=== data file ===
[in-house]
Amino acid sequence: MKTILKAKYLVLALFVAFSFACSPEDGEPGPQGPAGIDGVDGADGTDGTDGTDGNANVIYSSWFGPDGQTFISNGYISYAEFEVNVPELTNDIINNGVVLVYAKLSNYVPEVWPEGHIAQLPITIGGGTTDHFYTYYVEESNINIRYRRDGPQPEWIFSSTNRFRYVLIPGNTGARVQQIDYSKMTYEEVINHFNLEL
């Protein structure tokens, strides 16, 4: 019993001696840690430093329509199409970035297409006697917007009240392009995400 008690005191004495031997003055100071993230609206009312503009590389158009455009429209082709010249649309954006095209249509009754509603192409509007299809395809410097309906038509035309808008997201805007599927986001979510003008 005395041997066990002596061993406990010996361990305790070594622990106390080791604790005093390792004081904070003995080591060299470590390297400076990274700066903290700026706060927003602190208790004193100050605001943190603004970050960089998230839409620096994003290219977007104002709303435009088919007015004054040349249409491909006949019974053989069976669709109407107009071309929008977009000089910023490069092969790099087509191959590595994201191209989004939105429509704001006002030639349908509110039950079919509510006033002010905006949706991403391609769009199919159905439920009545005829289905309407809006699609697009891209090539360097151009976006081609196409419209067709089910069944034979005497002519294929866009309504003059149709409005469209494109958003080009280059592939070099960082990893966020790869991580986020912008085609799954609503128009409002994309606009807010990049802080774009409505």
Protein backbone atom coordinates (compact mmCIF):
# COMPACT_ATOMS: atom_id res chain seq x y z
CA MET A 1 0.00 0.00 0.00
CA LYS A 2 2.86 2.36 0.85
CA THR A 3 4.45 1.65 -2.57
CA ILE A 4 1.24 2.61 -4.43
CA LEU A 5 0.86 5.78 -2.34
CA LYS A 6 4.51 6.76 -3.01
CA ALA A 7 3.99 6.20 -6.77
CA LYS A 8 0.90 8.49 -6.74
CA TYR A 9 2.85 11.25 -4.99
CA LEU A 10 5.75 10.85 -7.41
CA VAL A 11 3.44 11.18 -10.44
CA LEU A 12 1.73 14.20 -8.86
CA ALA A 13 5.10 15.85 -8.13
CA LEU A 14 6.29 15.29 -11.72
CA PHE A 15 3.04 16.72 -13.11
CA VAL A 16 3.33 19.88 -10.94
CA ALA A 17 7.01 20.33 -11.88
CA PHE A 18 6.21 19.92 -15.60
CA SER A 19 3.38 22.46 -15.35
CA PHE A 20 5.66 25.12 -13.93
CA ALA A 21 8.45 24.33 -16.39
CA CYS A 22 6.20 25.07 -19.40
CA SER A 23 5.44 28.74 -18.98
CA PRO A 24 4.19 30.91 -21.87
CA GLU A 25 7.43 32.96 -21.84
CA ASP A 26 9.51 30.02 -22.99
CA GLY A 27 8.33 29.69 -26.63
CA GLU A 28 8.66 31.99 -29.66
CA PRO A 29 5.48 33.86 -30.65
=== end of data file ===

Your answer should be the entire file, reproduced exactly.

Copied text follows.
[in-house]
Amino acid sequence: MKTILKAKYLVLALFVAFSFACSPEDGEPGPQGPAGIDGVDGADGTDGTDGTDGNANVIYSSWFGPDGQTFISNGYISYAEFEVNVPELTNDIINNGVVLVYAKLSNYVPEVWPEGHIAQLPITIGGGTTDHFYTYYVEESNINIRYRRDGPQPEWIFSSTNRFRYVLIPGNTGARVQQIDYSKMTYEEVINHFNLEL
């Protein structure tokens, strides 16, 4: 019993001696840690430093329509199409970035297409006697917007009240392009995400 008690005191004495031997003055100071993230609206009312503009590389158009455009429209082709010249649309954006095209249509009754509603192409509007299809395809410097309906038509035309808008997201805007599927986001979510003008 005395041997066990002596061993406990010996361990305790070594622990106390080791604790005093390792004081904070003995080591060299470590390297400076990274700066903290700026706060927003602190208790004193100050605001943190603004970050960089998230839409620096994003290219977007104002709303435009088919007015004054040349249409491909006949019974053989069976669709109407107009071309929008977009000089910023490069092969790099087509191959590595994201191209989004939105429509704001006002030639349908509110039950079919509510006033002010905006949706991403391609769009199919159905439920009545005829289905309407809006699609697009891209090539360097151009976006081609196409419209067709089910069944034979005497002519294929866009309504003059149709409005469209494109958003080009280059592939070099960082990893966020790869991580986020912008085609799954609503128009409002994309606009807010990049802080774009409505």
Protein backbone atom coordinates (compact mmCIF):
# COMPACT_ATOMS: atom_id res chain seq x y z
CA MET A 1 0.00 0.00 0.00
CA LYS A 2 2.86 2.36 0.85
CA THR A 3 4.45 1.65 -2.57
CA ILE A 4 1.24 2.61 -4.43
CA LEU A 5 0.86 5.78 -2.34
CA LYS A 6 4.51 6.76 -3.01
CA ALA A 7 3.99 6.20 -6.77
CA LYS A 8 0.90 8.49 -6.74
CA TYR A 9 2.85 11.25 -4.99
CA LEU A 10 5.75 10.85 -7.41
CA VAL A 11 3.44 11.18 -10.44
CA LEU A 12 1.73 14.20 -8.86
CA ALA A 13 5.10 15.85 -8.13
CA LEU A 14 6.29 15.29 -11.72
CA PHE A 15 3.04 16.72 -13.11
CA VAL A 16 3.33 19.88 -10.94
CA ALA A 17 7.01 20.33 -11.88
CA PHE A 18 6.21 19.92 -15.60
CA SER A 19 3.38 22.46 -15.35
CA PHE A 20 5.66 25.12 -13.93
CA ALA A 21 8.45 24.33 -16.39
CA CYS A 22 6.20 25.07 -19.40
CA SER A 23 5.44 28.74 -18.98
CA PRO A 24 4.19 30.91 -21.87
CA GLU A 25 7.43 32.96 -21.84
CA ASP A 26 9.51 30.02 -22.99
CA GLY A 27 8.33 29.69 -26.63
CA GLU A 28 8.66 31.99 -29.66
CA PRO A 29 5.48 33.86 -30.65